We’ve all spent time staring into the night sky and wishing we could see the incredible events that are happening out in the farthest reaches of space. But even the world’s most powerful telescopes are limited in how much they can show us. That is, until Laurent Drissen of Université Laval partnered with ABB Inc. in 2001 with the ambitious goal of building a new instrument that would allow astronomers to see distant phenomena with incredible detail.
In 2005, Drissen and ABB Inc. introduced the SpIOMM imaging Fourier transform spectrometer, a device that lets telescopes see the visible spectrum of every source of light in a field of view a thousand times larger than other spectrometers. That’s like the difference between watching an airplane in the sky through a peep hole or stepping outside and using a pair of binoculars. For the first time, astronomers could train their telescopes on galaxies and supernova remnants, and could study physical characteristics such as temperature, density and motion with unprecedented clarity. Drissen and ABB Inc.’s new technology was so impressive they were soon commissioned to build a second, the even more powerful SITELLE device, now used by astronomers at the Canada–France–Hawaii telescope in Hawaii.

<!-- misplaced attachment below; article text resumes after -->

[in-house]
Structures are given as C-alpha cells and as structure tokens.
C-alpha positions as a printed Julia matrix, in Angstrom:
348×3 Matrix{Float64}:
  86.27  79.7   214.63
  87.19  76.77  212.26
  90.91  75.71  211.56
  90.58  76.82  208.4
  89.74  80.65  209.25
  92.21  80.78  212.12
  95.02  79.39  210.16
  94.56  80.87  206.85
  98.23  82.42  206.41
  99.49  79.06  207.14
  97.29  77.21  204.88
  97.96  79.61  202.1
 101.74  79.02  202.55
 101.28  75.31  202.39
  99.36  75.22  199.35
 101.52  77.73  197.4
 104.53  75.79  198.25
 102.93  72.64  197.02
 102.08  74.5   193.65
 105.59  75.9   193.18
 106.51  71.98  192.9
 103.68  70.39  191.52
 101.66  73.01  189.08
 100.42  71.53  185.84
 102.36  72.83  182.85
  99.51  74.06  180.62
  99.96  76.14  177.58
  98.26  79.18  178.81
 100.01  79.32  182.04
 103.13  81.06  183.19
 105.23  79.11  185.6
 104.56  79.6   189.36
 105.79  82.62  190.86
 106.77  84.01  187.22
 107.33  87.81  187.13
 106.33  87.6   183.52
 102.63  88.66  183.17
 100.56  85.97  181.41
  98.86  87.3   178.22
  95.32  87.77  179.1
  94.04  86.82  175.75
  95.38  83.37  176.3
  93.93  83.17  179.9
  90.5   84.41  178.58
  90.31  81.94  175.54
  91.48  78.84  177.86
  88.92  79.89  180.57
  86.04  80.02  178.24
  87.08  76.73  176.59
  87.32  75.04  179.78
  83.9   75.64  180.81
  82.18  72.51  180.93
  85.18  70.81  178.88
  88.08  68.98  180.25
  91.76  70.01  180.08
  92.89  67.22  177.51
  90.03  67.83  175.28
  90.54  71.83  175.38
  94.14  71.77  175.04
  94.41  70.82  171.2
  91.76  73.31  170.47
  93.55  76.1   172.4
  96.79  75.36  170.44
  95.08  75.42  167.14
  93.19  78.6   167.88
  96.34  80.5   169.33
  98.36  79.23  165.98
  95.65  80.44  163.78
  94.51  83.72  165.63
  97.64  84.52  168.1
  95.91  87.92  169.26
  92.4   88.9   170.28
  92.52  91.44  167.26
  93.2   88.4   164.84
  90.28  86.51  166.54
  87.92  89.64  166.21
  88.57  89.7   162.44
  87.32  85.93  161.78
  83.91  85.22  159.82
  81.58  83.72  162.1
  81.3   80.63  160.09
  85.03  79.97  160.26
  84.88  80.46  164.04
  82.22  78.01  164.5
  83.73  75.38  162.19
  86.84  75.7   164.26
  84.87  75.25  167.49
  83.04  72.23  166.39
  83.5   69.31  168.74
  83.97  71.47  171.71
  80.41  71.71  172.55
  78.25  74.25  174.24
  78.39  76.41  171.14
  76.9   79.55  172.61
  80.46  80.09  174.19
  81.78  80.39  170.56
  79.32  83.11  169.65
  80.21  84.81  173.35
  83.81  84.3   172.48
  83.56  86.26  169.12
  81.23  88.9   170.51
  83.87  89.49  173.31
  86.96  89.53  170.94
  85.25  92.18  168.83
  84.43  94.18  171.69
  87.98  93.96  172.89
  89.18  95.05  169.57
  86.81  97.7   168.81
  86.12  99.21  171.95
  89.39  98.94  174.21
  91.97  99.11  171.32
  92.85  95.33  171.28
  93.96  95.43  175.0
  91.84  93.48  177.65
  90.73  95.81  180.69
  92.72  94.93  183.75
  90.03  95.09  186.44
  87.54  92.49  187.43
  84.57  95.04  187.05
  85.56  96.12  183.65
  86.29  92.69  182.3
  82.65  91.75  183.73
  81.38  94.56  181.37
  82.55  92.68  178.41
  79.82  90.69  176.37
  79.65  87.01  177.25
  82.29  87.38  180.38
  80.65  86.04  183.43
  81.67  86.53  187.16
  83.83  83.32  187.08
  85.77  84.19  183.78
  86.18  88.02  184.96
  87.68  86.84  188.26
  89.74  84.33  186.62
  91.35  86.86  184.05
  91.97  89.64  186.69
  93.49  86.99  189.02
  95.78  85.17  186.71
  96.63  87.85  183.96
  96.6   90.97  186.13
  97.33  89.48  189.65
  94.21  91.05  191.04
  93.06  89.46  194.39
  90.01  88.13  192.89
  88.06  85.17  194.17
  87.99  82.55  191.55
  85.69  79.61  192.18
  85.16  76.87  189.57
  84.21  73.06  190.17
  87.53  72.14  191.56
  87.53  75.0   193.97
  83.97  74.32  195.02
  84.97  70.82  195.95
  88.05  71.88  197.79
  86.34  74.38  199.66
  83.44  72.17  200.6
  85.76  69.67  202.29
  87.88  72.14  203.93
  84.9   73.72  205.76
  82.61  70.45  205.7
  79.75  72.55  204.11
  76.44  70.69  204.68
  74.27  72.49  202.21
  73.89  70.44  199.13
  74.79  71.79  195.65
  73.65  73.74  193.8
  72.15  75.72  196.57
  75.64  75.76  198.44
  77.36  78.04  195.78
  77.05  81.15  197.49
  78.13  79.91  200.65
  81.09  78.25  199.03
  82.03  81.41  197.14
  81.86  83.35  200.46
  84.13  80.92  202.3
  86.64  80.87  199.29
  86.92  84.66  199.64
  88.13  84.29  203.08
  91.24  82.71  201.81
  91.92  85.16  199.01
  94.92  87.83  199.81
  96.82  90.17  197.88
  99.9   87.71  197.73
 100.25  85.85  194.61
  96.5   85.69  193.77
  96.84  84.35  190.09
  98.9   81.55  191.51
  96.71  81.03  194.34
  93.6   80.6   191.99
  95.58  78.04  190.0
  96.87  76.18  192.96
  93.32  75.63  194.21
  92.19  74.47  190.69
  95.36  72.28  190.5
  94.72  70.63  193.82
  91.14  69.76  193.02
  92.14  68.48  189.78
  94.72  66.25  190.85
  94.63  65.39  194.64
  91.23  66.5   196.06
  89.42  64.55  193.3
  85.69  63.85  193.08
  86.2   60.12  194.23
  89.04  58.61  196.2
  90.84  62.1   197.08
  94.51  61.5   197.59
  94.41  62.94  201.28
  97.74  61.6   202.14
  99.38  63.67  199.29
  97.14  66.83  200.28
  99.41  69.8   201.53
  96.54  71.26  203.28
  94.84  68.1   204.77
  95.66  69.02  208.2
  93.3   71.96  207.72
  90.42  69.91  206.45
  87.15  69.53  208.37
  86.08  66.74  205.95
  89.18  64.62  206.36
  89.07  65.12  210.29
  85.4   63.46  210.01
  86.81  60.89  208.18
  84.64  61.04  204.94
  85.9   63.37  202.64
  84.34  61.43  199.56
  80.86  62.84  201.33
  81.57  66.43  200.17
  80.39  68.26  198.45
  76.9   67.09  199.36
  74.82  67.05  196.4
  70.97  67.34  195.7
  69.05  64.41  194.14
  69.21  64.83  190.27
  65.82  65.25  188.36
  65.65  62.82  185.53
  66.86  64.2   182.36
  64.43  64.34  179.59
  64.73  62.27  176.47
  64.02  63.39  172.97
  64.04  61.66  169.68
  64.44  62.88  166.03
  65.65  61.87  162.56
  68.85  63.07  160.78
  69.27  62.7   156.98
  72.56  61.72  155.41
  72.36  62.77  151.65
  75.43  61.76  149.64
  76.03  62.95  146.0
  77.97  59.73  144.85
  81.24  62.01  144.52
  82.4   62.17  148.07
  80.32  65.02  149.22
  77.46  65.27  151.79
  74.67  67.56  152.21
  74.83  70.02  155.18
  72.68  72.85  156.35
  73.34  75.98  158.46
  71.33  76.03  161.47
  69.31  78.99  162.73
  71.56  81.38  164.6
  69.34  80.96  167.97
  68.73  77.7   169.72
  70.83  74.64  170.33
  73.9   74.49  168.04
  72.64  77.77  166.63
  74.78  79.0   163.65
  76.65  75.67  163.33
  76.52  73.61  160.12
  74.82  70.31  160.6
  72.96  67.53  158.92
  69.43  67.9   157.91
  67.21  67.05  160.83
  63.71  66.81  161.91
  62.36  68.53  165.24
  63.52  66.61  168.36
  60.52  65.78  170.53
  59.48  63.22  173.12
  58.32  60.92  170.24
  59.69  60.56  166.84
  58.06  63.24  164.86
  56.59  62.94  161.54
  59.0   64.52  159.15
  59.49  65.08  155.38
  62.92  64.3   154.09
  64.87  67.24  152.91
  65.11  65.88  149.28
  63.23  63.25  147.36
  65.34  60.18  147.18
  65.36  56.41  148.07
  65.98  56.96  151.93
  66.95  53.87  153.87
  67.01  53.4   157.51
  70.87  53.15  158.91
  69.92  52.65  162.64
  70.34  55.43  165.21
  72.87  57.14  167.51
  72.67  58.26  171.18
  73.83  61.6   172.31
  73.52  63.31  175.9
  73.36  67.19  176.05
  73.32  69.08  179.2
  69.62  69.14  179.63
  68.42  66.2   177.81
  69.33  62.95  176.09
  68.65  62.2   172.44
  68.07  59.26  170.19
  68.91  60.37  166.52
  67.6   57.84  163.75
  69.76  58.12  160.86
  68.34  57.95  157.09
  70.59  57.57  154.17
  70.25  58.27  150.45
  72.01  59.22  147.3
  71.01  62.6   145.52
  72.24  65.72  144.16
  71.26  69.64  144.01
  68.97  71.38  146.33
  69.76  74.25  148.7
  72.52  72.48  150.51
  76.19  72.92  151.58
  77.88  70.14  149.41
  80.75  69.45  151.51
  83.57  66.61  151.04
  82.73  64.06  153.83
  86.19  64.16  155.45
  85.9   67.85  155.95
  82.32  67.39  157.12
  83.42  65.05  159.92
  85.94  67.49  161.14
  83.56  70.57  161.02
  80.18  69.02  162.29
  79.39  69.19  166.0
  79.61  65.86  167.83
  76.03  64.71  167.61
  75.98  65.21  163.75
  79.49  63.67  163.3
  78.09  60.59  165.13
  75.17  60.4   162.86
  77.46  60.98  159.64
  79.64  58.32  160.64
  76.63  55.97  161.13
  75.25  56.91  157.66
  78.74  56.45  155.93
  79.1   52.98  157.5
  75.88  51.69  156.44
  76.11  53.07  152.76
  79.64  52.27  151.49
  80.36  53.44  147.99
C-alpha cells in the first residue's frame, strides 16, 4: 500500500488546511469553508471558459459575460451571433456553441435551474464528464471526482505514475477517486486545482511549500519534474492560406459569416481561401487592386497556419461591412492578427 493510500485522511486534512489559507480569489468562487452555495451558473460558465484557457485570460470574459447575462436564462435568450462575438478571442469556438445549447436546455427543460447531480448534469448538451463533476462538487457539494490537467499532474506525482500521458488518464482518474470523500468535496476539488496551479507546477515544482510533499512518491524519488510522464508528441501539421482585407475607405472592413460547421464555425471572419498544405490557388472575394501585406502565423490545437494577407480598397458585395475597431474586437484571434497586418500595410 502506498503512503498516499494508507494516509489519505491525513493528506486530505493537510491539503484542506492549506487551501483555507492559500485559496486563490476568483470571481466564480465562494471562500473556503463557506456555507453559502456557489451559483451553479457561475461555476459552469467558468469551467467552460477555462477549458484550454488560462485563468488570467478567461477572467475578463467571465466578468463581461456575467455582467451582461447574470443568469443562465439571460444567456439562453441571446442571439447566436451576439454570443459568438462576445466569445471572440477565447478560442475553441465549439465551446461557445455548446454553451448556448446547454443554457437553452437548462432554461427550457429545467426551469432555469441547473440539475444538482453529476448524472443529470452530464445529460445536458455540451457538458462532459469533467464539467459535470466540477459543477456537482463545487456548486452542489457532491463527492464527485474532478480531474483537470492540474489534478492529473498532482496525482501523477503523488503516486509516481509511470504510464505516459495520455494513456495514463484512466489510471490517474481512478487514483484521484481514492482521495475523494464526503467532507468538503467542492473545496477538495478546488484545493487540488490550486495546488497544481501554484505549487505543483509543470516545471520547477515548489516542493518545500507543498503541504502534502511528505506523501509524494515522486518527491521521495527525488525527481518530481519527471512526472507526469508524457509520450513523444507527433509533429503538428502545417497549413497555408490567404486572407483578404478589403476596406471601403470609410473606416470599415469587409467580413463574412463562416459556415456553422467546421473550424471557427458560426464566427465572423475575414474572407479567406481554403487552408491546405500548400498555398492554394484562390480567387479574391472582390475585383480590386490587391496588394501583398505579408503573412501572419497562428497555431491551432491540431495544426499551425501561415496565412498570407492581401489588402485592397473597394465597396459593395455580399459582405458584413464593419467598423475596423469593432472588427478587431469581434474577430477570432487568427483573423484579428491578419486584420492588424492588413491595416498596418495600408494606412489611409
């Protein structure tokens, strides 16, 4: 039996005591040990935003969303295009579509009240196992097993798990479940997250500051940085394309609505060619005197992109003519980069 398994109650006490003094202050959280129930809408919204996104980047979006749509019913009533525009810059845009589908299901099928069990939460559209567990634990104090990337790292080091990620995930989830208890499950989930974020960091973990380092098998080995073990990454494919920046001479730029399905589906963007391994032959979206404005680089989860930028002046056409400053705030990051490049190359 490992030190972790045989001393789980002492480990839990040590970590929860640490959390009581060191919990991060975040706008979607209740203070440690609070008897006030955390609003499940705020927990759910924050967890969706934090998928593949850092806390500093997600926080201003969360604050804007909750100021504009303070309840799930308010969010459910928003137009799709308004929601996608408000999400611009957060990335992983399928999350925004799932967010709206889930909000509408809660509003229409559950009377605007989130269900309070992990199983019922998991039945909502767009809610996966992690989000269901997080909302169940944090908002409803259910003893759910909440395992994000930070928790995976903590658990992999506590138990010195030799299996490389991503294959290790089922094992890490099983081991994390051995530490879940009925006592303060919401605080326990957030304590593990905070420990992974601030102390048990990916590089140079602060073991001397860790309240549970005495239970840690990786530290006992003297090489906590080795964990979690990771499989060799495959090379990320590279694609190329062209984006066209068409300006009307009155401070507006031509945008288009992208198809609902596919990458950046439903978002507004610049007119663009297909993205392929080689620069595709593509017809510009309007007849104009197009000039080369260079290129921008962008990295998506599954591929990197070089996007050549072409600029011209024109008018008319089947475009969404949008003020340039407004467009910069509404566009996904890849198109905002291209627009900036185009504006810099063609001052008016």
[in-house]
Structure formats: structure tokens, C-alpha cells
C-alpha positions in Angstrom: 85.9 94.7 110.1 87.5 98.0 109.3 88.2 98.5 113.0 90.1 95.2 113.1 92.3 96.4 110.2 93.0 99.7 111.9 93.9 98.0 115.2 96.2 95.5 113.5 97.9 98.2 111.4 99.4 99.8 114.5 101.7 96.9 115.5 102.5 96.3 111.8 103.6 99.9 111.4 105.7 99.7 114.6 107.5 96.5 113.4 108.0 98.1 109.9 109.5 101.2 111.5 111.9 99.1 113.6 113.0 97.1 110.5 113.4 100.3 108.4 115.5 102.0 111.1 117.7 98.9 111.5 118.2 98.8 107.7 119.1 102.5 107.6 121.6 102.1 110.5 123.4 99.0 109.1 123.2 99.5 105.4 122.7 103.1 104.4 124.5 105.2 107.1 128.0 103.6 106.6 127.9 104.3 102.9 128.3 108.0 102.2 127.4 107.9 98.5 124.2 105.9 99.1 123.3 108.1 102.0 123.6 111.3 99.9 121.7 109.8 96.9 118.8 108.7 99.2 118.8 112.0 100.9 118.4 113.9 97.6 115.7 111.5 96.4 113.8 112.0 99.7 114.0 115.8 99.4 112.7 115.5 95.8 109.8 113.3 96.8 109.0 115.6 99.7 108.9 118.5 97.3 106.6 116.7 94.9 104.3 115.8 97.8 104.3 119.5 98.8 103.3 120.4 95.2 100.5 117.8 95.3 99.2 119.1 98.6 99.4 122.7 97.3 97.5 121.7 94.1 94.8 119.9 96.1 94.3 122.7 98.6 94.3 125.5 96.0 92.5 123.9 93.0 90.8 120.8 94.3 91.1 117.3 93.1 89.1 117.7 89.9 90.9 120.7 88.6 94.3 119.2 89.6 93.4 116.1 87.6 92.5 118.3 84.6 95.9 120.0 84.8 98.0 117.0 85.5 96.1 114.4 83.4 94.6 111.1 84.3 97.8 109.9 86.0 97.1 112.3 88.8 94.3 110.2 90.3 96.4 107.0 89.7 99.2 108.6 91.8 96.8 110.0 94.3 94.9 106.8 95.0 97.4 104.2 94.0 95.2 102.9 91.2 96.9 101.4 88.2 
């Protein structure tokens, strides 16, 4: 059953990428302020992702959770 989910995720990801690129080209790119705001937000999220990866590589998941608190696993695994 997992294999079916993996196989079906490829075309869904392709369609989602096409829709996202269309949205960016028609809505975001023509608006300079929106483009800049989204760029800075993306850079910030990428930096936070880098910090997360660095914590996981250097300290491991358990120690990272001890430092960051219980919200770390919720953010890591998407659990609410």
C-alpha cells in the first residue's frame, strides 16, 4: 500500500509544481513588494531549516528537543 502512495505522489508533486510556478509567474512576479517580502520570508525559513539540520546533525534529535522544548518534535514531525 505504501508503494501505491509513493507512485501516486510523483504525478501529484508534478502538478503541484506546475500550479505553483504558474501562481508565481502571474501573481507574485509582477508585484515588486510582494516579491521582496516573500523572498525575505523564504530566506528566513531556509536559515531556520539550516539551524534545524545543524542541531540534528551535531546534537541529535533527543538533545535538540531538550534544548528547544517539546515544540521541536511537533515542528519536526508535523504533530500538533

The SpIOMM and SITELLE imaging spectrometers are some of the most complex projects ever undertaken by ABB Inc., and the results have been groundbreaking. Drissen and ABB Inc. have attracted interest from a number of international observatories eager to incorporate the technology into their own telescopes. They plan to continue their work together, improving their spectrometer technology and helping astronomers peer into the depths of the universe.